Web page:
Sunday, January 15th: Six Golani soldiers entered a home in Tel Rumeida
at 12 a.m., forcing the father outside in the cold, while pointing the gun at
his head. They then forced the
seven other family members, including three children, into one room. The soldiers searched the house for
about an hour. Before leaving the
Golani told the family, “Next time, look behind you. We will kick you out from the house, and we will take it.”
Two nights later on Tuesday, January 17th, around 1 a.m., eight Golani soldiers shot three sound bombs at the outside walls of the same house.
Sunday, January 15th: In the early morning, Golani soldiers sat in a jeep and watched as settlers torched a Palestinian family’s car, parked in a lot behind Tel Rumeida near the family’s home. Neighbors witnessed the vandalism from their apartment building, situated uphill from the parking area about 100 yards away and with a clear view of the lot. They report that soldiers did nothing to intervene or prevent the settlers from destroying the car.
Tuesday, January 17th: The Golani entered a man’s home at night, and forced the family to go outside, including their one and a half year-old son. The soldiers hit the father in the head with the butt of a rifle, for which he later received medical treatment. International observers read the medical report.
Saturday, January 21st: Eight Golani soldiers invaded the offices of the Youth Against Settlements organization in Tel Rumeida. They arrested a human rights defender, who is also the leader of the organization. The soldiers blindfolded him, bound his hands, put him against the wall, and hit him twice in the stomach. Later they took him to the military base where they held a gun to his head and told him, “You are not safe here and next time we will shoot and kill you.” Afterwards, they marched him through Beit Hadassah, allowing settlers to kick and spit on him, while chanting, “Each Arab dog will have his day.” The soldiers then took him back to an abandoned house where they released him.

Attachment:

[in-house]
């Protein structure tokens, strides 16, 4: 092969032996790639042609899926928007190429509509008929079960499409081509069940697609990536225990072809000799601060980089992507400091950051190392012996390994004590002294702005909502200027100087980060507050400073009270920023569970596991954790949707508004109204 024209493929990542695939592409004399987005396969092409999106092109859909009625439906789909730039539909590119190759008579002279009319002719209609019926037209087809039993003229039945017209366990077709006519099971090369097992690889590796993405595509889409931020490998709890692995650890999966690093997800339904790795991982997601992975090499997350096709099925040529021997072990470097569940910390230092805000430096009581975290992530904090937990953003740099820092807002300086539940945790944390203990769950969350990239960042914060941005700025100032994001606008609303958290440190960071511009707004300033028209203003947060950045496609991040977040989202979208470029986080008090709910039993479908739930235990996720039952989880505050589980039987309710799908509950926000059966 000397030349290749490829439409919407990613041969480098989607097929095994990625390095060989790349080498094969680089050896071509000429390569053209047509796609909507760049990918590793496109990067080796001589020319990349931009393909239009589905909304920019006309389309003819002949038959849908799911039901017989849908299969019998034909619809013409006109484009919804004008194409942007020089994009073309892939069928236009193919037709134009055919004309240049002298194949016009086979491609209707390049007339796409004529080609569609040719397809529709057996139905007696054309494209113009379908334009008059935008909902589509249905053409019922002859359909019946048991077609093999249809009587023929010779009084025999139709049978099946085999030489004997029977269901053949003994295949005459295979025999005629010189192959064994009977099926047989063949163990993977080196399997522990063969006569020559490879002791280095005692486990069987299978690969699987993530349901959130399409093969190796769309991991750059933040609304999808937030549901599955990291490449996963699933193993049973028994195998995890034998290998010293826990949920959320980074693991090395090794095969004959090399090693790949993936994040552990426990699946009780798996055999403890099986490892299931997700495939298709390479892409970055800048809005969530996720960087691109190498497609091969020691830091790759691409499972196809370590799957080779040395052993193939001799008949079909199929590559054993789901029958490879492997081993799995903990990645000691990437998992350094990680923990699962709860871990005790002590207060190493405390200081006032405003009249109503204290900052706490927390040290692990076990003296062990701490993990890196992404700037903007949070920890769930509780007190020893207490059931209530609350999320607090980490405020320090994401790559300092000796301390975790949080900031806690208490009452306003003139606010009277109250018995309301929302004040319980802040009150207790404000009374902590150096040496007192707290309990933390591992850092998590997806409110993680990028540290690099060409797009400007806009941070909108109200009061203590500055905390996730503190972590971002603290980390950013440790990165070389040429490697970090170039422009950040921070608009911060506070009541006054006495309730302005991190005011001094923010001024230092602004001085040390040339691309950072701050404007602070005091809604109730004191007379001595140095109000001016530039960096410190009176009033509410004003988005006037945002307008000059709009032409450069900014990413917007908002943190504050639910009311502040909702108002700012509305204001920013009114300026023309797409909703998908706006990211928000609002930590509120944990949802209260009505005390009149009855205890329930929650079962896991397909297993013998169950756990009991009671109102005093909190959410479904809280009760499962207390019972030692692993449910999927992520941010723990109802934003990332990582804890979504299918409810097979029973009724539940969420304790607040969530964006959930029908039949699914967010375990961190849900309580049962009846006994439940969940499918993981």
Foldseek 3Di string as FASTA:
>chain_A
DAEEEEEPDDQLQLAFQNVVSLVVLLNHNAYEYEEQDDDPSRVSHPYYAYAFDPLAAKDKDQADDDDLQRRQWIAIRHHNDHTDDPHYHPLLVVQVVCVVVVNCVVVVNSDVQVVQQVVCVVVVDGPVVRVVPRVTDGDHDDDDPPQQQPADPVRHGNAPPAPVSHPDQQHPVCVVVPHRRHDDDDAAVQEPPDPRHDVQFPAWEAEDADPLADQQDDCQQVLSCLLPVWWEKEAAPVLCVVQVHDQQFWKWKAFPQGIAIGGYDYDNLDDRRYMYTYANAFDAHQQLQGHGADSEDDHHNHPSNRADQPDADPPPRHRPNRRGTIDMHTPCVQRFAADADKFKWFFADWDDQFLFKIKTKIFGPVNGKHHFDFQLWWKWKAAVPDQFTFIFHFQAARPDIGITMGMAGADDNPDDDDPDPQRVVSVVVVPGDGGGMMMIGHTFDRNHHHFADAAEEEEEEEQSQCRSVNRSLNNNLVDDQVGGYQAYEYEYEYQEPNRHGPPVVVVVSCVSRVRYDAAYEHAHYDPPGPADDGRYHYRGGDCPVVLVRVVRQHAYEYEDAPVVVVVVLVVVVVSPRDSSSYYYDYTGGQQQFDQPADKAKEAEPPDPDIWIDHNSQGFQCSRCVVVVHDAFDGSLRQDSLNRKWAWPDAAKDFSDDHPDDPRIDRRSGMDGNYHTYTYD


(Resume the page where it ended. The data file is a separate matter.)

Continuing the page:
January 28th: Six Golani stopped a young man in the morning in the Old City to
demand his ID, which he did not have.
When he told them he would go home to get it, they followed him back to
his house. Immediately after showing
his ID, soldiers tied his hands and blindfolded him. The soldiers then ransacked his room, even tearing up his
carpet. They took him to Beit
Romano and detained him one hour before releasing him onto Shuhada
Street. The young man’s mother told international observers that her son
had visible “marks” on his body, evidence of the soldiers’ beatings.
4. Incidents in which the Golani have used religious references to insult, intimidate, or provoke Palestinians.
Sunday, January 7th: Golani mockingly shouted the Islamic call to prayer through loudspeakers at Checkpoint 56. They also closed the gate, forcing passersby to listen to the Golani anthem.
Friday, December 30th: Two soldiers entered the Ibrahimi Mosque courtyard while Palestinians performed Friday prayers. When asked to leave, they proceeded to the rooftop and pointed guns at the crowd of men praying.